This past Saturday I did something I rarely do…cardio.
Don’t get me wrong, there’s nothing inherently wrong with cardio. In fact, many people love it and make it a huge part of their regular exercise regimen. And I think that’s awesome.
But for me…well, cardio and I have a little bit of a checkered past.
You see, when I first started lifting weights 15 years ago, I would finish each workout session with 10-15 minutes of cardio (…mostly on the elliptical. You know, the machine with all the momentum that basically does the work for you.)
At this point in time, I wasn’t exercising to lose weight. I was just doing it because I loved being active and thought the athletic physiques associated with strength training looked kinda cool. Those women looked strong and capable. I liked that.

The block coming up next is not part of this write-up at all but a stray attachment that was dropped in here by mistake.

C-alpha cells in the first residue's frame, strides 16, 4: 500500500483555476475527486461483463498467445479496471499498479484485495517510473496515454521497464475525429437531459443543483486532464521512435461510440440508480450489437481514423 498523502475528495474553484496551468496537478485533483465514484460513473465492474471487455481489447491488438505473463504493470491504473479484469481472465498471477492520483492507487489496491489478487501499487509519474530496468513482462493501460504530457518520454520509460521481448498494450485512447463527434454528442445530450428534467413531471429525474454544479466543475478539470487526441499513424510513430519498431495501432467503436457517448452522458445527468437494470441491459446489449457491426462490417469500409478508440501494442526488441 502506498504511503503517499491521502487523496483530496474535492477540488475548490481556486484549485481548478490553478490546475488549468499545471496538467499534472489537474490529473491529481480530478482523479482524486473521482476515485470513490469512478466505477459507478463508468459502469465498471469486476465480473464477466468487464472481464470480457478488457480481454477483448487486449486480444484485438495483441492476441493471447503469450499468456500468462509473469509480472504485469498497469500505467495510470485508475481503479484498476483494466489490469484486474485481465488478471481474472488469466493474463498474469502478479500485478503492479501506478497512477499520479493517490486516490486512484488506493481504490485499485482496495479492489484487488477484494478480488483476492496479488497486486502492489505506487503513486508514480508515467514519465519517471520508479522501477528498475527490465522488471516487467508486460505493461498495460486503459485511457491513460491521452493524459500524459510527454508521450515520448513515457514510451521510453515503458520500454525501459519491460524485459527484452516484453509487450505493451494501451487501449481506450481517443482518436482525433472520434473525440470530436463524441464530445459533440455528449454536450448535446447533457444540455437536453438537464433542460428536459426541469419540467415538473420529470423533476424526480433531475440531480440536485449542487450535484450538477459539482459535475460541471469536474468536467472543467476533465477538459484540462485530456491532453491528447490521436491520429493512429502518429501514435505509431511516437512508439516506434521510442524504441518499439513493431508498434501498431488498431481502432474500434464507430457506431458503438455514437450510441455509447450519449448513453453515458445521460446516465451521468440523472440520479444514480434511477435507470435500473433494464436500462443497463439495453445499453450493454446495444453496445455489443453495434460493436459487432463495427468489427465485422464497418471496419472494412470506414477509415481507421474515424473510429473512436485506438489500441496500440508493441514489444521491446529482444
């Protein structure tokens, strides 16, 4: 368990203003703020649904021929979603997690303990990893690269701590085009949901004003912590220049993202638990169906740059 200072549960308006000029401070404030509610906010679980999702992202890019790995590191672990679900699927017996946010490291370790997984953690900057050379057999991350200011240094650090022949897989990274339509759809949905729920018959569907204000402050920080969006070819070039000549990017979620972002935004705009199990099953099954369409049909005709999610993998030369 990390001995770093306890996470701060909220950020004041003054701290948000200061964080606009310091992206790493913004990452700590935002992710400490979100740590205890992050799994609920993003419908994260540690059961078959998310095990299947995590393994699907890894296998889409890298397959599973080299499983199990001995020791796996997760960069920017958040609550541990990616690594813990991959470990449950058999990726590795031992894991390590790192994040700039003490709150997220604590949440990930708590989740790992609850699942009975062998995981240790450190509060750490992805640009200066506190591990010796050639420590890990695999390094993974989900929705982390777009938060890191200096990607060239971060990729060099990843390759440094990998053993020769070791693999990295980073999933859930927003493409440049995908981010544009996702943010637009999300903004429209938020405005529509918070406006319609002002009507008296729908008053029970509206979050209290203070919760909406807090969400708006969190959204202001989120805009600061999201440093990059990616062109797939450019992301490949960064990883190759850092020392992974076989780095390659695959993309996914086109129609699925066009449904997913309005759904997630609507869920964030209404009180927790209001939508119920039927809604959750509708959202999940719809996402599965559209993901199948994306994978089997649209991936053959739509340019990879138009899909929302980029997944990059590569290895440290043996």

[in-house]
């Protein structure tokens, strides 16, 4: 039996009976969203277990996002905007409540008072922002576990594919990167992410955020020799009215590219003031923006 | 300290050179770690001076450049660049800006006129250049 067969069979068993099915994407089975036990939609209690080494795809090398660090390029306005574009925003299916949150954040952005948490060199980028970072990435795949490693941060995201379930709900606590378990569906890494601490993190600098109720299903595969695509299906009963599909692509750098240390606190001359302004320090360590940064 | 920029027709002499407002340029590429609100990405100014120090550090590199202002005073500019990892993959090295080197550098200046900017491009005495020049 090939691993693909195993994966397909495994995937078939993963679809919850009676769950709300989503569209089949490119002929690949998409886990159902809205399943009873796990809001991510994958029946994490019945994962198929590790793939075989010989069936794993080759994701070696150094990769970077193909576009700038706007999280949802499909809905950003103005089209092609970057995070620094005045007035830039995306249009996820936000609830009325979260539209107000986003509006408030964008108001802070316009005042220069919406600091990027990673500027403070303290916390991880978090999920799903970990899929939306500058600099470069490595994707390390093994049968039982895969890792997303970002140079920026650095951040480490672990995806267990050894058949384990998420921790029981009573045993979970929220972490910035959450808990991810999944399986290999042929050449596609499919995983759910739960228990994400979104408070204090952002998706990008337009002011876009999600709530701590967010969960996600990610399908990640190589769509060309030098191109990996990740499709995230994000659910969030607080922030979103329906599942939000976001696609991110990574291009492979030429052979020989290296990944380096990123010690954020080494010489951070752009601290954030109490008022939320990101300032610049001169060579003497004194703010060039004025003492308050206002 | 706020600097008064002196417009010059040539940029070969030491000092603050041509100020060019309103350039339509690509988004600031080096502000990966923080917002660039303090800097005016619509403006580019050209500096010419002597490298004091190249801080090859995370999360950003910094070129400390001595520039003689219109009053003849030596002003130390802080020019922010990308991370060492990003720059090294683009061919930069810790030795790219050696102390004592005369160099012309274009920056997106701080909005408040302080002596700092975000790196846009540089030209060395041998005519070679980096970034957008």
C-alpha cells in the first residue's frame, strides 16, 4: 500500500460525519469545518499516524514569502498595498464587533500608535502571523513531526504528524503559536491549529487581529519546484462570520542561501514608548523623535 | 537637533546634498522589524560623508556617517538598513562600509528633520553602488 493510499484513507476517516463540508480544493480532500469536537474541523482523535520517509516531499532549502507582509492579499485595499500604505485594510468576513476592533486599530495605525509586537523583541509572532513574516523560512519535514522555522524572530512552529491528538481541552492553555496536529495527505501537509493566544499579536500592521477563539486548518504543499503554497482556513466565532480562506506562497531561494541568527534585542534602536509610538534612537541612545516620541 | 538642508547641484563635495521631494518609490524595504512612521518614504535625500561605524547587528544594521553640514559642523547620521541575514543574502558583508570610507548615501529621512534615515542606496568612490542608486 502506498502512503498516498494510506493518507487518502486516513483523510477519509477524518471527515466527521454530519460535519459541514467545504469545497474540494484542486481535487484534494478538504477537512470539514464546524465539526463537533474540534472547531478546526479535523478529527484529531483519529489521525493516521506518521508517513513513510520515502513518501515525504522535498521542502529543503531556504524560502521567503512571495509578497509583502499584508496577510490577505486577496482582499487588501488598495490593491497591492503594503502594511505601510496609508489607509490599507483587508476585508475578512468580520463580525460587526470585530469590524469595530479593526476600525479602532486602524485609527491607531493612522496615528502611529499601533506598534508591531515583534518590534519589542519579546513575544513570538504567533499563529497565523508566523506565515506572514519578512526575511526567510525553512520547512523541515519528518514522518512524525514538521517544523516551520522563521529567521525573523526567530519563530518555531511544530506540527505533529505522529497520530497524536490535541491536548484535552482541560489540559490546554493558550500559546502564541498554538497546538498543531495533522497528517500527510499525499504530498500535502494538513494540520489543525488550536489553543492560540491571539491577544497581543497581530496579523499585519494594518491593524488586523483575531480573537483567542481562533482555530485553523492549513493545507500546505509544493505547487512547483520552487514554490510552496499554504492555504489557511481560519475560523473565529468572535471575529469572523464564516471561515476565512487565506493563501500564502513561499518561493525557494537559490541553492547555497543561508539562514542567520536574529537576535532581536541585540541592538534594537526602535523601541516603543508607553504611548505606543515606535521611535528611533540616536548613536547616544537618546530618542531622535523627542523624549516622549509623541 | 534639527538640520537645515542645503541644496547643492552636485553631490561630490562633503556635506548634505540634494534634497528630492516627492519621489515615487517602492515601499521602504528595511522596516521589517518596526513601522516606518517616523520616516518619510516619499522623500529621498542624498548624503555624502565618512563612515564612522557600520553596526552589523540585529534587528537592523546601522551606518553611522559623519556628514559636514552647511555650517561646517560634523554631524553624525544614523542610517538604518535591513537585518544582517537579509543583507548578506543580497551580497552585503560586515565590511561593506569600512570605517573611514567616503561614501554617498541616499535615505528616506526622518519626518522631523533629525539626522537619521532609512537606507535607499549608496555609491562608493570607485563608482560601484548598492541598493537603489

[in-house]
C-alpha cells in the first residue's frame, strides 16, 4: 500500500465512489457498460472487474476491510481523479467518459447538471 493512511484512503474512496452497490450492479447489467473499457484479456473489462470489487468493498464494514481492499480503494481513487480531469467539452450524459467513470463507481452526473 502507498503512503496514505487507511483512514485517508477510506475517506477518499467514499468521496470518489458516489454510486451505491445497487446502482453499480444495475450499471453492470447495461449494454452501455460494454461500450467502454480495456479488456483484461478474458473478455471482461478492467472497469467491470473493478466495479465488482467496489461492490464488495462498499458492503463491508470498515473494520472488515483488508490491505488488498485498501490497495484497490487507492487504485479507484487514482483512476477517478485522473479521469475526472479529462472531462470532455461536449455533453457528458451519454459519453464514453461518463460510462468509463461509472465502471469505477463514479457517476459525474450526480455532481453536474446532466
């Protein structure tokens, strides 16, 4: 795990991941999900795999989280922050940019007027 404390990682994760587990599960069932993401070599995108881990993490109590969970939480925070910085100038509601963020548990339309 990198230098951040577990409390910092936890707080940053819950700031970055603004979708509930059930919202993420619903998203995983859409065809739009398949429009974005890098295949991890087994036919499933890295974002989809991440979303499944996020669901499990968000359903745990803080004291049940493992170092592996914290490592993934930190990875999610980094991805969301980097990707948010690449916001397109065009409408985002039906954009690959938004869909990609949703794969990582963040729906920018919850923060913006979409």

It wasn’t until I started learning more about nutrition and strength training that my fun little hobby turned into a full-blown obsession. Going to the gym wasn’t about being carefree and getting stronger anymore. Nope, suddenly overnight it was all about burning calories.
Before I knew it — I was chasing more, more, more. I bought the Polar heart rate monitor and the food scale. My whole day revolved around calories. It was all I thought about. When I wasn’t observing how many calories I had burned on my heart rate monitor, I was obsessing over the calories in my food.
Enter more cardio.
Two hours of cardio a day wasn’t a foreign concept to me during this time. I used to set my alarm for 4:45am and sleep walk my way to the stair master by 5:15am. I’d clock in my sweaty hour of climbing stairs, go home, work, and then swing by the gym on my way home to lift, and you guessed it, do another hour of cardio.